For our children, summer means trips to the beach, barbeques, and long stretches of glorious boredom. School is out, the days are long, and the possibilities endless. For this poetry editor, summer vacation also serves as a break from publishing adults, focusing instead on children, as I work to compile the annual Rattle Young Poets Anthology. With the help of their parents and teachers, thousands of children age 15 and younger share work with us each year. Listening to their voices is as soothing as ice cream on a hot day.
When most people think of “children’s poetry,” they think of poems written by adults for kids—they think of Shel Silverstein or Dr. Seuss. They don’t think of children themselves as poets, and it’s very difficult to find any anthologies of poems written in the other direction, by children for adults. That’s unfortunate, because, as I’ve quickly learned, children are absolutely brilliant wordsmiths.
This shouldn’t be so surprising. The early years of language development are magical. No other time in life is full of such wonder, such imagination, and such playfulness. Young poets don’t write out of habit; they haven’t yet learned how to be cliché. They write with a natural spontaneity that adults have to work hard to achieve. “The cents of a penny/ is less than your love,” writes Zoey Sheffield, age 6. Lines like these seem as effortless as they are abundant.
There’s more to young poets’ work than just the strange and beautiful ways that they construct language, though. Children are writing about most of the things that adults do, with a depth of understanding and attentiveness that deserves more respect than it’s usually given. Eight-year-olds are responding to climate change. Eleven-year-olds are trying to processes the graphic terrorism of ISIS. Four-year-olds are thinking about their parents’ struggles with anxiety and depression.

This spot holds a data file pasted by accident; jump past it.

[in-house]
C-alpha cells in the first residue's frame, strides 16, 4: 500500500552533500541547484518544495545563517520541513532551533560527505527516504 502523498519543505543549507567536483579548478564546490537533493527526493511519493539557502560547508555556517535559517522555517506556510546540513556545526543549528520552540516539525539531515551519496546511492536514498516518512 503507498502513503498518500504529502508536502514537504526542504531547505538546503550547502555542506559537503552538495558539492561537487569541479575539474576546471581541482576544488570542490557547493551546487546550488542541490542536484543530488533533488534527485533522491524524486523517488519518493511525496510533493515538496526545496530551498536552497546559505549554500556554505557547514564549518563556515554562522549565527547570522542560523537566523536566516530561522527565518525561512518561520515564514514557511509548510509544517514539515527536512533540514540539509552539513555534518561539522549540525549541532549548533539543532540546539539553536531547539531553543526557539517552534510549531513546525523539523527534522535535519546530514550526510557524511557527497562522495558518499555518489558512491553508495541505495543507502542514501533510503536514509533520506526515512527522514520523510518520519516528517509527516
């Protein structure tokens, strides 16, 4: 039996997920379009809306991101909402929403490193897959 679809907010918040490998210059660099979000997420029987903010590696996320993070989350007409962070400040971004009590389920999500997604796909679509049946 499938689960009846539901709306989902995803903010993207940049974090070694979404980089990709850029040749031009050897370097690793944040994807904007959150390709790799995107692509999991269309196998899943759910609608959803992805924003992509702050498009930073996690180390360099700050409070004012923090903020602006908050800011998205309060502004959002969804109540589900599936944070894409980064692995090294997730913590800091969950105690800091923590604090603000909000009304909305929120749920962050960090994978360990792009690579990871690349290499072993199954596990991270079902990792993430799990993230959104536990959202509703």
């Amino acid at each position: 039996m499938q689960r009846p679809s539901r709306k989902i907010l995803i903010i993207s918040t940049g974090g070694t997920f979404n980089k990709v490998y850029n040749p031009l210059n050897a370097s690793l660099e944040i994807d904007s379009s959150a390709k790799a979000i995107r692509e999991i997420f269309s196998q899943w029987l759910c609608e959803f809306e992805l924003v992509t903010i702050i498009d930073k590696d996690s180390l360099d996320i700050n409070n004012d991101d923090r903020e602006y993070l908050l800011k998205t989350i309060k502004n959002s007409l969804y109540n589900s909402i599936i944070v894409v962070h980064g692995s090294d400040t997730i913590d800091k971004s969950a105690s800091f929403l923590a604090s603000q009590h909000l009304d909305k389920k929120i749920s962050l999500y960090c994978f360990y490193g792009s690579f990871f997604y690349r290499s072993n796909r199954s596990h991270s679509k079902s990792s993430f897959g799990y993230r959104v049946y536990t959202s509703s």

Until I started reading these poems, I never realized how rich and complex the interior lives of children really are. Consider this short poem by Briar Sprungin, age 8, and the level of emotion it captures:
I was racing down the stairs,
a woman of white caught my eye.
She had two braids down to her toes.
She was mumbling something.
I asked if I could help her
but she didn’t say a word.
Then she whispered in my ear,
“Survive,” and disappeared.
It turns out that children are also great teachers of poetry, of what poetry is, and what it can be. In compiling these anthologies, we ask the young poets why they love poetry, and their answers provide some of the best insights I’ve found.
“I think of poetry as an art to transfer our thoughts about the world or imagination that lives around us onto paper,” writes New Zealand’s E. Wen Wong, then age 11, “[O]ur minds are search engines constantly producing ideas to make an impact on the world, whether it is big or small.”
Madeline McEwen, also age 11, says that poetry “gives us beauty even when the world seems ugly.”
Meanwhile, 7-year-old Cody Dane likes “making new rhymes,” and has the profound realization that “you can learn more when you’re rhyming.” His contribution to the 2015 anthology is this three-word poem that would make any concrete minimalist proud, exploring the way perception becomes awareness (through rhyme):
Fur Purr Her
In a conversation with Rattle many years ago, Pulitzer Prize-winner Sharon Olds remarked that “There isn’t a bad poet in the 1st grade.” The most amazing thing that I’ve learned in editing this anthology is just how true that statement is. The thousands of poems that we receive for the anthology every year are but a tiny fraction of what is produced. Everywhere in the world, from the Inland Empire to Africa to Singapore, children are writing moving and memorable poetry—doodling with words for classes or for fun, but making so much more than refrigerator art.
These are small but powerful voices—we only have to listen and learn.